College of Pharmacy

IPBP Curriculum


 The International Post-Baccalaureate PharmD (IPBP) Program students are admitted with advanced standing into the second year of our traditional PharmD curriculum, thereby by-passing the first year. The Doctor of Pharmacy degree awarded to the student pharmacists in the international program is the same as those awarded to student pharmacists in the traditional PharmD program. 


The Doctor of Pharmacy Curriculum

To obtain the PharmD degree the student pharmacist will complete a curriculum made up of four components: (1) the didactic curriculum, (2) experiential education curriculum, (3) the interprofessional curriculum, and (4) the professionalism curriculum.


The Didactic Curriculum Component

The student pharmacist in the IPBP track starts his/her didactic training in July approximately one month prior to the start of regular classes in the fall. The summer block is designed to orient the IPBP students to the campus environment and to provide broad overview of the pharmacy practice and administration topics covered during the first year of the curriculum.  Topic areas covered include pharmacokinetics, over-the counter medications, communication skills, patient counseling, pharmacy practice laws and regulations, health care systems, physical assessment, evaluation of the medical literature and inter-professional education. Subsequently, student pharmacists enter the second year of the traditional PharmD curriculum, at which point the curriculum remains same for both IPBP and traditional student pharmacists.  During the second year and first-half of the third year curriculum, IPBP student pharmacists will focus on pharmacotherapy courses to provide patient specific management of diseases. The third year curriculum includes courses in pharmacy administration and pharmacoeconomics, which prepare student pharmacists to practice in a variety of settings and to learn how to select the most cost effective drug therapy. Sprinkled throughout the second and thirdyear curriculum are integration blocks in which information from previous courses are integrated in a comprehensive case study format in order to ensure reinforcement of knowledge and skills.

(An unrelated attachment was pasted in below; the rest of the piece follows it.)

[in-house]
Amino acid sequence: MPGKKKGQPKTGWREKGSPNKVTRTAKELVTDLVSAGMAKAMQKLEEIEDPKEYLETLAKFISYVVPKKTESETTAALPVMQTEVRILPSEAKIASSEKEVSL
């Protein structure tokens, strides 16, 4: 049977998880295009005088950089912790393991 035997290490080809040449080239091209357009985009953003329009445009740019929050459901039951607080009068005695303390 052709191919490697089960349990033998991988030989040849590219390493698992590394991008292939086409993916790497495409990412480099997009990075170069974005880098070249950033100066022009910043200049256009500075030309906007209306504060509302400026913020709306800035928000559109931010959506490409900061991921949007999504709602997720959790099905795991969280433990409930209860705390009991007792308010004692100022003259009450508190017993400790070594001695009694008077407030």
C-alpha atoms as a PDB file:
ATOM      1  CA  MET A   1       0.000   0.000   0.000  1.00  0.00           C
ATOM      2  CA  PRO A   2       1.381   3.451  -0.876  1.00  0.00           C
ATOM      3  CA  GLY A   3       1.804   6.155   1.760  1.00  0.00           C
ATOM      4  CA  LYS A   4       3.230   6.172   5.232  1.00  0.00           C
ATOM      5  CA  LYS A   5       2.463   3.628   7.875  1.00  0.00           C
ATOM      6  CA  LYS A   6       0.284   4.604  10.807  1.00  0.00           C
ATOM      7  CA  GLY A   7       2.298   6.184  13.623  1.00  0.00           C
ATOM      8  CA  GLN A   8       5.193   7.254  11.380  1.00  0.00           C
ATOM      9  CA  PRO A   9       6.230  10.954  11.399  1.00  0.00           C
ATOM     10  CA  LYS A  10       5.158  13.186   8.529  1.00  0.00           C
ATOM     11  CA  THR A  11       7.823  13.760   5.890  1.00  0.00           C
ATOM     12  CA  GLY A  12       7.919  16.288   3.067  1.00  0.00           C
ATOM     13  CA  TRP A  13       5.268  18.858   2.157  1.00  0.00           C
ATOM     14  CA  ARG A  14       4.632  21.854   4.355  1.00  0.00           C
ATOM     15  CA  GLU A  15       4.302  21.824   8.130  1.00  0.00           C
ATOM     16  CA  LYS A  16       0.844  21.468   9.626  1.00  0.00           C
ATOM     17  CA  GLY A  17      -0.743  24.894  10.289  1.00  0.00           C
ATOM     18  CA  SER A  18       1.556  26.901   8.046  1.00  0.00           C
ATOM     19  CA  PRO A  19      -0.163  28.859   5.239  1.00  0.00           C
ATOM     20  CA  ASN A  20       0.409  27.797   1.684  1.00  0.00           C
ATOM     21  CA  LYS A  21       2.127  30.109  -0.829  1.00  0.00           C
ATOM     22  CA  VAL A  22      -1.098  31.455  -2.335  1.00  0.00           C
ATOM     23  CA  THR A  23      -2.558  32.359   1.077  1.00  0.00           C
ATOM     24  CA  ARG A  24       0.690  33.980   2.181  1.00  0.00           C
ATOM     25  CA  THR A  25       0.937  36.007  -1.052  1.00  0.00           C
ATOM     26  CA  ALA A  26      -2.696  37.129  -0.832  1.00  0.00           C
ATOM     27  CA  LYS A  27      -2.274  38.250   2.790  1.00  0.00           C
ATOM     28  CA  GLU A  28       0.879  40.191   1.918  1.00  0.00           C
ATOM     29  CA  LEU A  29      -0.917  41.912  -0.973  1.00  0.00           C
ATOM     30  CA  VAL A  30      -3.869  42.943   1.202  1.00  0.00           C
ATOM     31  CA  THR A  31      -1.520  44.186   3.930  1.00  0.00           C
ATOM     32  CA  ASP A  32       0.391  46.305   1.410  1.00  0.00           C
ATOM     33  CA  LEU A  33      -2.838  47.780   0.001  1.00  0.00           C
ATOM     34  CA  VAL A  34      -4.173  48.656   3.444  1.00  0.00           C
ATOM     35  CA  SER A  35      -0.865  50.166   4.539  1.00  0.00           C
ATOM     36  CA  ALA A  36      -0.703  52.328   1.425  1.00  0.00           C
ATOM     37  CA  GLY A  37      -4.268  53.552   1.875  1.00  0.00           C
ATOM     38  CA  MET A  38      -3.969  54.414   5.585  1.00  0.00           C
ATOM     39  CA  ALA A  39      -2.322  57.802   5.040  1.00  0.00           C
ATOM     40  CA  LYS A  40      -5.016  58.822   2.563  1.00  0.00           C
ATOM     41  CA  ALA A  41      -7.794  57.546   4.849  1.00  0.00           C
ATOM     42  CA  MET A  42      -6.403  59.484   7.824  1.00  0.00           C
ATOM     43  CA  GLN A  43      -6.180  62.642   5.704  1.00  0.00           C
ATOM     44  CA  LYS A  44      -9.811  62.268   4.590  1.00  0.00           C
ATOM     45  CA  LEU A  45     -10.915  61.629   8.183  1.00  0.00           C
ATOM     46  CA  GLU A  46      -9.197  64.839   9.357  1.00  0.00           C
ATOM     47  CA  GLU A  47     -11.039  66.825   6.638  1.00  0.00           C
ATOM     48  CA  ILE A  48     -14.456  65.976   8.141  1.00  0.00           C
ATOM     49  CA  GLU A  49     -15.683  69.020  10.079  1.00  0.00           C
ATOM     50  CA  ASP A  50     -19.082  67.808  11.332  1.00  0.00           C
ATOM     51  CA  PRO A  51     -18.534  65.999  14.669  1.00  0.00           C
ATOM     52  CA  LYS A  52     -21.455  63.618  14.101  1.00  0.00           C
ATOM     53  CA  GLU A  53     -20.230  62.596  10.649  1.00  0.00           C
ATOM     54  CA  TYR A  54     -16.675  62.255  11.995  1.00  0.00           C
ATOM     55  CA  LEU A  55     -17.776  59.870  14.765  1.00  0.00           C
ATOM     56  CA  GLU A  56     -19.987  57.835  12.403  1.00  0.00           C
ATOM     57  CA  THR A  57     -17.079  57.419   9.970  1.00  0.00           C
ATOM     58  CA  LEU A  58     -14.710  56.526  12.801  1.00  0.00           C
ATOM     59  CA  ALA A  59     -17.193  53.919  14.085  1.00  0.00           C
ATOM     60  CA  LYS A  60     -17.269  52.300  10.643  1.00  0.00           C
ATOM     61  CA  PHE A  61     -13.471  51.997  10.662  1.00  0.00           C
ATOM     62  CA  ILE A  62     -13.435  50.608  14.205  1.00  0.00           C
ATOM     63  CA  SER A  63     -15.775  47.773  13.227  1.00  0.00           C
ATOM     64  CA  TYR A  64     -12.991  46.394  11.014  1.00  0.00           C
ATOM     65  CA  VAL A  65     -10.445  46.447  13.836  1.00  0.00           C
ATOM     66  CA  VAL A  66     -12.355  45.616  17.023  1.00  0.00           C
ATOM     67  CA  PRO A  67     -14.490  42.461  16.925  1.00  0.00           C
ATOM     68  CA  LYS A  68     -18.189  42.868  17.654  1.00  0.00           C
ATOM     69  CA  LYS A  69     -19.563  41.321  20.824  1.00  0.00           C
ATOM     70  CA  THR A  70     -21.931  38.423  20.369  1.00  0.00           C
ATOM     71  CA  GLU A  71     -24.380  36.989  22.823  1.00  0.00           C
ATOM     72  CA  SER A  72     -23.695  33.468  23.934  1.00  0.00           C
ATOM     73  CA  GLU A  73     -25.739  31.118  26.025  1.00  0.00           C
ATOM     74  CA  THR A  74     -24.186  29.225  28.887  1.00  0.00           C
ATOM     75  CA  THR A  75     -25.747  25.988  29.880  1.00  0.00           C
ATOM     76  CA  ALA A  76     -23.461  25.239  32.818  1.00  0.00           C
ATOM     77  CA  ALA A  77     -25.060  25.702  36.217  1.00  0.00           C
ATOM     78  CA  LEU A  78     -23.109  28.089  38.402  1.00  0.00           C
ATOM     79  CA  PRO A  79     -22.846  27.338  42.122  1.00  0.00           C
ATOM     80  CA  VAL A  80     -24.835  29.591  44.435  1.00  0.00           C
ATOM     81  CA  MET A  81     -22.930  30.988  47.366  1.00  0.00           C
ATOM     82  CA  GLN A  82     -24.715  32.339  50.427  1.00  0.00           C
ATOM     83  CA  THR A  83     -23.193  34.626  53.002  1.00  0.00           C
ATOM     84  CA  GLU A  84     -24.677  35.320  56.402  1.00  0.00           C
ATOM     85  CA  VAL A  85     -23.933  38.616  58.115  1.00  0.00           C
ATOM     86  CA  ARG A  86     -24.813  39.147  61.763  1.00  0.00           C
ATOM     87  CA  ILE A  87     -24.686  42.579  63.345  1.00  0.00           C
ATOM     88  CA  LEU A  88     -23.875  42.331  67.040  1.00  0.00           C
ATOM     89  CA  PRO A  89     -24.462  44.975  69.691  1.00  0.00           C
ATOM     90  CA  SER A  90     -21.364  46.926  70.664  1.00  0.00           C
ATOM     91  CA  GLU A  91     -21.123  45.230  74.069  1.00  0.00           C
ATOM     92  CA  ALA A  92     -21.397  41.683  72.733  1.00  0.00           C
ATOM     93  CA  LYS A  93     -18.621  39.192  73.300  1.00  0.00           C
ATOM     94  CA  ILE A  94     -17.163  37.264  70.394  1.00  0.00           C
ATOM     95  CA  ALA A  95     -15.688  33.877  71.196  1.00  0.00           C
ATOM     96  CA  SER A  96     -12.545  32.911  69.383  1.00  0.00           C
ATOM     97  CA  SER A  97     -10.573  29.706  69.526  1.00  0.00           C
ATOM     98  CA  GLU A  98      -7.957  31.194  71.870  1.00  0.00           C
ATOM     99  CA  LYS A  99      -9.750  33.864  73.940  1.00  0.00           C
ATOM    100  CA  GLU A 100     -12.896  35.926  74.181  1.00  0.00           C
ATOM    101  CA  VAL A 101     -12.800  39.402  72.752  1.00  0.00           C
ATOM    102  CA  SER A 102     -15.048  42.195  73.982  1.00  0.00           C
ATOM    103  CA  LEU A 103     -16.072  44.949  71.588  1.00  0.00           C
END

The Experiential Education Curriculum Component

The IPPE course for IPBP program students are scheduled during the summer after completion of the second year didactic curriculum and exposes student pharmacists to institutional pharmacy practice.

During the third and fourth years, under the supervision of a clinical pharmacist faculty member, student pharmacists will assess and counsel patients and monitor their drug therapies. Student pharmacists will spend a total of 36 weeks in these training sessions, called advanced pharmacy practice experiences (APPE). Such pharmacy practice experiences will take place in hospitals as well as in clinics, community pharmacies and other settings where pharmacists practice.

After the APPE is completed, student pharmacists undergo a 16-week Advanced Elective (AE).  This is a 4-month rotation/research experience that allows student pharmacists to develop more skills and insight in a specific practice area.  The 16-week AE program is designed to provide a capstone experience in the student pharmacist’s chosen area of interest (e.g., infectious disease, internal medicine, cardiology, renal, oncology, ICU, ambulatory care, community practice, compounding, etc.).


The Interprofessional Curriculum Component

IPBP student pharmacists entering the second year of the PharmD curriculum are required to participate in a series of Interprofessional Education (IPE) seminar courses.  These courses prepare health professions students to practice health care services through a team approach.  The IPE courses instill non-technical competencies including communication, collaborative practice, and scope of practice.  Working in small interprofessional teams, student pharmacists apply these competencies as they jointly explore cases or activities presenting common clinical scenarios or conditions with other health professions students.  These cases and activities integrate elements common to all professions, including ethical, behavior, social and psychological issues.


The Professionalism Curriculum Component

The College of Pharmacy values professionalism and expects all graduates to acquire and maintain the highest level of professional attitudes and behaviors.  To promulgate this belief, student must participate in at least five professional activities during an academic year.  These activities may be selected from five categories: (1) professional education, (2) professional service, (3) legislative advocacy, (4) interprofessional service and leadership, and (5) healthcare related community service and philanthropy.


For additional information please review the PharmD prospective students page.